Thursday, May 13, 2010
re the comment in the previous blog post:
“When a bridge collapses, you don’t look at the last truck that was on it, you look at the engineer,” Taleb said in an interview with Bloomberg Television today. “You’re looking for the straw that broke the camel’s back. Let’s not worry about the straw, focus on the back.”
Wednesday, May 12, 2010
Um, the bailout rally didn't last very long. That little kick up at the end is when the markets opened on Monday and news spread that Europe was saved from the abyss. Alas, it is a day later and the we are back to where we were on Friday. Where next is anyone's guess. The short-term trend in the currency is down, and the long term outlook for the union not good at all.
UPDATE - This is good. It looks like Taleb's Black Swan may have played a self-fulfilling role in the grand Thursday debacle.
Tuesday, May 11, 2010
Here is the press release:
IOF has released a new position statement on Vitamin D for older adults which makes important recommendations for vitamin D nutrition from an evidence-based perspective.
Vitamin D is important for bone and muscle development, function and preservation. For this reason it is a vital component in the maintenance of bone strength and in the prevention of falls and osteoporotic fractures.
The objective of this statement, published in the leading bone journal, Osteoporosis International (OI DOI 10 1007/s00198-010-1285-3), was to use and examine all available evidence to support new recommendations for optimal vitamin D status.
The best available clinical indicator of vitamin D status is serum 25OHD and vitamin D intake and effective sun exposure are the major determinants of this level. Serum 25OHD levels decline with ageing but the response to vitamin D3 supplementation is not affected by age or by usual calcium dietary intake.
Preventing vitamin D deficiency has a major impact on falls and osteoporotic fractures. Vitamin D deficiency is associated with decreased muscle strength in older men and women and supplementation improves lower limb strength and reduces risk of falling. Vitamin D affects fracture risk through its effect on bone metabolism and on falls risk.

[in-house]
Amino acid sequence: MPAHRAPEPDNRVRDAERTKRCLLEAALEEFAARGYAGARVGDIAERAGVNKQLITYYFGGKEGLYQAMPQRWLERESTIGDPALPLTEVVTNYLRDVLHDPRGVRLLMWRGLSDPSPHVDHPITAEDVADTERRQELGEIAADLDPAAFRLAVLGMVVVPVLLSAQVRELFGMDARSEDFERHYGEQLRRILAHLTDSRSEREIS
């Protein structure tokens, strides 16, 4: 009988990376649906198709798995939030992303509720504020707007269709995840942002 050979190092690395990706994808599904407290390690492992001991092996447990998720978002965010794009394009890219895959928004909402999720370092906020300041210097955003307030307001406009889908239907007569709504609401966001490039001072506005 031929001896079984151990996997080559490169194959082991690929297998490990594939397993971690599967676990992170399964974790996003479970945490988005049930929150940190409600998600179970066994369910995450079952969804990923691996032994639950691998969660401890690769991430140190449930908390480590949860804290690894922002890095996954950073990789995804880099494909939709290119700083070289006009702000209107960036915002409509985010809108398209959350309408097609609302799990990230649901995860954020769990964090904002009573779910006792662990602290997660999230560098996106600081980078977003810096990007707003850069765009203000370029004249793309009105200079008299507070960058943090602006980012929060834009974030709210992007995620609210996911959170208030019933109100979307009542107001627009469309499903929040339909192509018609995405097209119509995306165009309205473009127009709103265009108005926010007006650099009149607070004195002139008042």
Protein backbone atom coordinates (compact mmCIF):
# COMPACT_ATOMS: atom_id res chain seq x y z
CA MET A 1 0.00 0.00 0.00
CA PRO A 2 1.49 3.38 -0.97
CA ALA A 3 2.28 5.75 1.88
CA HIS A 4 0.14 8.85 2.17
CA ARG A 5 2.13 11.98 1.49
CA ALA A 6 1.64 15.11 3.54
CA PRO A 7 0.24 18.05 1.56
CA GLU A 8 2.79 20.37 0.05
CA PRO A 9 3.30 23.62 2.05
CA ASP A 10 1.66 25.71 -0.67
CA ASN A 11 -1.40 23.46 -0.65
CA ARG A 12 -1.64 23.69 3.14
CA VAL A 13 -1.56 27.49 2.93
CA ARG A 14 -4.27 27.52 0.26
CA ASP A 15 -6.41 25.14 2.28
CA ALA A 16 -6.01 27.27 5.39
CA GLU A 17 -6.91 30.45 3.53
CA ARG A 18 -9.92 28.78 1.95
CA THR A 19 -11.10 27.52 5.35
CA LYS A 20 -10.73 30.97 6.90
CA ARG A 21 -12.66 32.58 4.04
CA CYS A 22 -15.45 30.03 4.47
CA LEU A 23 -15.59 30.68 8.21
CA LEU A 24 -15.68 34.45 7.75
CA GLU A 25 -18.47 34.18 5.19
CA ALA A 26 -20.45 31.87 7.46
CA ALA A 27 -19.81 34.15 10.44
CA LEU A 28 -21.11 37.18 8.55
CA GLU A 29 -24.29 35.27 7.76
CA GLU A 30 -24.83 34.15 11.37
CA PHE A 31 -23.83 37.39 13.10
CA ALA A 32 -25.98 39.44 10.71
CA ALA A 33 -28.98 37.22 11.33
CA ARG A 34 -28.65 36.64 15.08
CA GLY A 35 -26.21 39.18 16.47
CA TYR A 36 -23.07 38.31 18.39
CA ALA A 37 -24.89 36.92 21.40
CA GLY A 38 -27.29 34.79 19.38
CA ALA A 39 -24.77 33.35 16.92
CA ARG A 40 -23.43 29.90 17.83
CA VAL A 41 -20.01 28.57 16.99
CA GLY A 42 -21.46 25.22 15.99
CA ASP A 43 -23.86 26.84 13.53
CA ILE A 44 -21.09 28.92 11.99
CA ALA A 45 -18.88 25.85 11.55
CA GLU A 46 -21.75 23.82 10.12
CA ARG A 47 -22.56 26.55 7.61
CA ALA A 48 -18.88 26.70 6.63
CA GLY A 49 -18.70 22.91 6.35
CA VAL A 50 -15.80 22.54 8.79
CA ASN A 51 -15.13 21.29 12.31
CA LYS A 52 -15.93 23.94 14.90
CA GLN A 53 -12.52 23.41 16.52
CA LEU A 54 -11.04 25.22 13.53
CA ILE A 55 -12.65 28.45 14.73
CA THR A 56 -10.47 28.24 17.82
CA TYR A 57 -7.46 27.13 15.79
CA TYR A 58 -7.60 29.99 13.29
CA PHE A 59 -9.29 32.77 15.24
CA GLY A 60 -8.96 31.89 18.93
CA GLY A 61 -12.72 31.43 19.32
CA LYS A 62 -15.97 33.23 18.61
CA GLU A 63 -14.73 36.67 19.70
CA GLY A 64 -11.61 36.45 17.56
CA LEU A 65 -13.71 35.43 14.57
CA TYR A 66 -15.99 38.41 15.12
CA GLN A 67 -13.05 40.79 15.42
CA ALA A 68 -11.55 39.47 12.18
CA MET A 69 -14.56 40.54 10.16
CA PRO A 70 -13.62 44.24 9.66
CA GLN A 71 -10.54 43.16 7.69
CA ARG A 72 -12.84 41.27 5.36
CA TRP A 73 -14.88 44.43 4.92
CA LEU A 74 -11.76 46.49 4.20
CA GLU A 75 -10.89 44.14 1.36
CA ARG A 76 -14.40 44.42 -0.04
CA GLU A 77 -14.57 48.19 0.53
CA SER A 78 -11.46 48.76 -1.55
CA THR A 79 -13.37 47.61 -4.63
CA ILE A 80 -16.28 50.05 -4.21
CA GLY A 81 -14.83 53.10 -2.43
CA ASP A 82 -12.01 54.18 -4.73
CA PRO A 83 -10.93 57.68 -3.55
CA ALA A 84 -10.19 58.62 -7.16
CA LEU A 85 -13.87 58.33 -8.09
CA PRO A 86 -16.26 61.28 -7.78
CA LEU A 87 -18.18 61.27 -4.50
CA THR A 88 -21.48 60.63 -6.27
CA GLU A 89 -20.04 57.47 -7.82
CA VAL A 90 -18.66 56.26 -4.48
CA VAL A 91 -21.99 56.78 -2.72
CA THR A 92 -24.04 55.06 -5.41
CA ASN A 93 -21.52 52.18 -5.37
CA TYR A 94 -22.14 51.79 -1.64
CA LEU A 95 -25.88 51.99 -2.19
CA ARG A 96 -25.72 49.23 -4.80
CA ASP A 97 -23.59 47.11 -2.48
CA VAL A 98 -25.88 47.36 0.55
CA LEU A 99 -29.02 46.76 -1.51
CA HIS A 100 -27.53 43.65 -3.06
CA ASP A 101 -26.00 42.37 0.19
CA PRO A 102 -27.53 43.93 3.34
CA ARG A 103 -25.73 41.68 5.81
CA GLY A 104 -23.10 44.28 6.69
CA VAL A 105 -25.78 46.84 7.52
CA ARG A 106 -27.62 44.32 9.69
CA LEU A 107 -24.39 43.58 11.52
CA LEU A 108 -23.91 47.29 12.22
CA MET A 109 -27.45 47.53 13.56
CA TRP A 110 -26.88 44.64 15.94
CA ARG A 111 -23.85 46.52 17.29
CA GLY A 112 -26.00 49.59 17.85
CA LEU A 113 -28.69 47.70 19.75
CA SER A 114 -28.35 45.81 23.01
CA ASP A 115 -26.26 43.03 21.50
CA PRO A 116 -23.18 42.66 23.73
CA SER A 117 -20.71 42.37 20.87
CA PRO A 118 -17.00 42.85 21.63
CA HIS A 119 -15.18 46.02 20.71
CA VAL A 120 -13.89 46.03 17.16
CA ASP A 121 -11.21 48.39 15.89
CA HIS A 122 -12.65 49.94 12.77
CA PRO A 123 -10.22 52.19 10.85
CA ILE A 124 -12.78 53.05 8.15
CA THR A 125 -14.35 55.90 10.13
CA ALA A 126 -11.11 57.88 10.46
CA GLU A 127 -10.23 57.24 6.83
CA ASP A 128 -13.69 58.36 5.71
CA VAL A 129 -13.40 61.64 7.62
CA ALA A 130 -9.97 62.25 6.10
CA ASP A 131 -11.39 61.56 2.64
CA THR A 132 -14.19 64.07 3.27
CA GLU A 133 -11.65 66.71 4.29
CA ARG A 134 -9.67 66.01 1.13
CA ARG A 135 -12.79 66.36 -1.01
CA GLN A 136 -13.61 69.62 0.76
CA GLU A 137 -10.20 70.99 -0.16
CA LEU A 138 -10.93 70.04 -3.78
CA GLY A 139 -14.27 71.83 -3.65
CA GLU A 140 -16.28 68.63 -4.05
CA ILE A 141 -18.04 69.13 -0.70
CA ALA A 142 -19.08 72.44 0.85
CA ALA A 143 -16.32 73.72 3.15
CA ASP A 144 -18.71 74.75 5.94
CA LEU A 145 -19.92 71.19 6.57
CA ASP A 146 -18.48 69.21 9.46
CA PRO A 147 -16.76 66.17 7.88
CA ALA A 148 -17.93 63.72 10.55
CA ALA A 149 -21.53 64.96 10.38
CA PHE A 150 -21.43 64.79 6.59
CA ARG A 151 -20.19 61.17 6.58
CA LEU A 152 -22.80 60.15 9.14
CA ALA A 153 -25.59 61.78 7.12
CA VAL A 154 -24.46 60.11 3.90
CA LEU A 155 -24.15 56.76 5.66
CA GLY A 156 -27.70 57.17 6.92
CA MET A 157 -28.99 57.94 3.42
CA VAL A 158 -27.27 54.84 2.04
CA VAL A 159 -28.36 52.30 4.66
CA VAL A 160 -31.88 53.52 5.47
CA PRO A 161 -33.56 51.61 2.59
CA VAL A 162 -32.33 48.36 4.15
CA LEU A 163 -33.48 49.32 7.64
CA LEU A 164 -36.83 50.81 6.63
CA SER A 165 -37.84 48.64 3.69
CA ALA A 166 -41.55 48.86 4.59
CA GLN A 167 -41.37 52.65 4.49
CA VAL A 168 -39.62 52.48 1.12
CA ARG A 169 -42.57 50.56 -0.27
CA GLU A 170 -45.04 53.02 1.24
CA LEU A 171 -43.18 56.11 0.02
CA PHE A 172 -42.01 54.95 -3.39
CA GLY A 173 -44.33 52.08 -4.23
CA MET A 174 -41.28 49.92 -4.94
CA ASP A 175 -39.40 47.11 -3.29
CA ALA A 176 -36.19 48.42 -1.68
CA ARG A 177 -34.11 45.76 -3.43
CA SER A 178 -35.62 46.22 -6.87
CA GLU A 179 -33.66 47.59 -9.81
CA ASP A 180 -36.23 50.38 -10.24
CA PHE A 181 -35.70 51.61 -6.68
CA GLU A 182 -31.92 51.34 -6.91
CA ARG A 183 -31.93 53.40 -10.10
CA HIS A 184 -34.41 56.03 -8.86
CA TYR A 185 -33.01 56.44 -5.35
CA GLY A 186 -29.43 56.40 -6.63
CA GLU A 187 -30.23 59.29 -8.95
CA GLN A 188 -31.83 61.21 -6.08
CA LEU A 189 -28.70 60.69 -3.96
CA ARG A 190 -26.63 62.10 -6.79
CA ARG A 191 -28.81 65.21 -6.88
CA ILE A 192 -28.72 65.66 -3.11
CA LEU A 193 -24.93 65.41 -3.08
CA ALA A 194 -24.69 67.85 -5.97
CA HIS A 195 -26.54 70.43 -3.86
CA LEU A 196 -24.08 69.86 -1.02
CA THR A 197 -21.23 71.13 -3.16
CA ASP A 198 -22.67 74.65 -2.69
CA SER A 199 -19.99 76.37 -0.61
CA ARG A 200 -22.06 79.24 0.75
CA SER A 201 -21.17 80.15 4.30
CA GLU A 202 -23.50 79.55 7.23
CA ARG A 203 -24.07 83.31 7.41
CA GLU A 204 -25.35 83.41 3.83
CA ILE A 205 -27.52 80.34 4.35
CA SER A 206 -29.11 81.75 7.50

- The estimated average vitamin D requirement of older adults to reach a serum 25OHD level of 75 nmol/l (30ng/ml) is 20 to 25 µg/day (800 to 1000 IU/day).
- Intakes may need to increase to as much as 50 µg(2000IU) per day in individuals who are obese, have osteoporosis, limited sun exposure (e.g. housebound or institutionalised), or have malabsorption.
- For high risk individuals it is recommended to measure serum 25OHD levels and treat if deficient.
I'm taking 500% of the European RDA, and this still just only comes in at 1000 IU a day.
Monday, May 10, 2010
I'm just back from a day of accounting so I don't know the details. What you read is ignorant comment at its finest!
Okay, so it seems that the mammoth EU bailout package has averted a crisis which would have decimated the markets and the euro. In the short-term, this is a very good thing. Everyone pat yourselves on the backs. However, I can't see what good this does in the long run. For now it wards off the speculators betting on a euro breakdown. However, by providing a safety cushion again fiscal laxity, surely this fund just encourages continued reckless spending, and when the chickens come home to roost the problem will be a hell of a lot worse (it's what economist's call 'moral hazard').
In the meanwhile, will the UK's weaknesses move to the center of the radar?
Saturday, May 08, 2010